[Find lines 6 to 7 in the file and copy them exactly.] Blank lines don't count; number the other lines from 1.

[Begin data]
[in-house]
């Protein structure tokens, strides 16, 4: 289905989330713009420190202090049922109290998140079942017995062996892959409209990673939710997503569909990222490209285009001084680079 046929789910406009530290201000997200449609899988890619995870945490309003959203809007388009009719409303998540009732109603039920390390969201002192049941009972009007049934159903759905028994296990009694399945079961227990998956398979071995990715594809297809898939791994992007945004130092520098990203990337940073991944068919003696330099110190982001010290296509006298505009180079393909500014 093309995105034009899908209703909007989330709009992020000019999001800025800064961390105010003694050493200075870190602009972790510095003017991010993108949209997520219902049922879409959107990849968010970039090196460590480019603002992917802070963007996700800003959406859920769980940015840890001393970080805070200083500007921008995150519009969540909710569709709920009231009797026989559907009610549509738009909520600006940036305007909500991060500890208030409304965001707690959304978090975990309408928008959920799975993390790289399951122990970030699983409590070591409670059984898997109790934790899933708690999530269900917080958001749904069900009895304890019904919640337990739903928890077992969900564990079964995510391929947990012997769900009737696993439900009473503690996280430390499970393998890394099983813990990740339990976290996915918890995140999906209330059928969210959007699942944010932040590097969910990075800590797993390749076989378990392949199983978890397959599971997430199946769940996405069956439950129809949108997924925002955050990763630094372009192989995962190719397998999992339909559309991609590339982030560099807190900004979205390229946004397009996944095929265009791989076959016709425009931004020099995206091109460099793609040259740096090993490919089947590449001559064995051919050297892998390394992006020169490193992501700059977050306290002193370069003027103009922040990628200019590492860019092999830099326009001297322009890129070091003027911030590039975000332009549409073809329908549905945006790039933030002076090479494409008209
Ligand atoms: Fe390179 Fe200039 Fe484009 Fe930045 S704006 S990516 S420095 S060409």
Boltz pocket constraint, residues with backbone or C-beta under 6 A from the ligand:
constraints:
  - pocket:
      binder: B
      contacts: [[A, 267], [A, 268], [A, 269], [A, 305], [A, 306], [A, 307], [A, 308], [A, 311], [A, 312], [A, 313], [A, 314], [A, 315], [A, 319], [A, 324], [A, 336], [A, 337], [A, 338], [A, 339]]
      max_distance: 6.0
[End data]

  - pocket:
      binder: B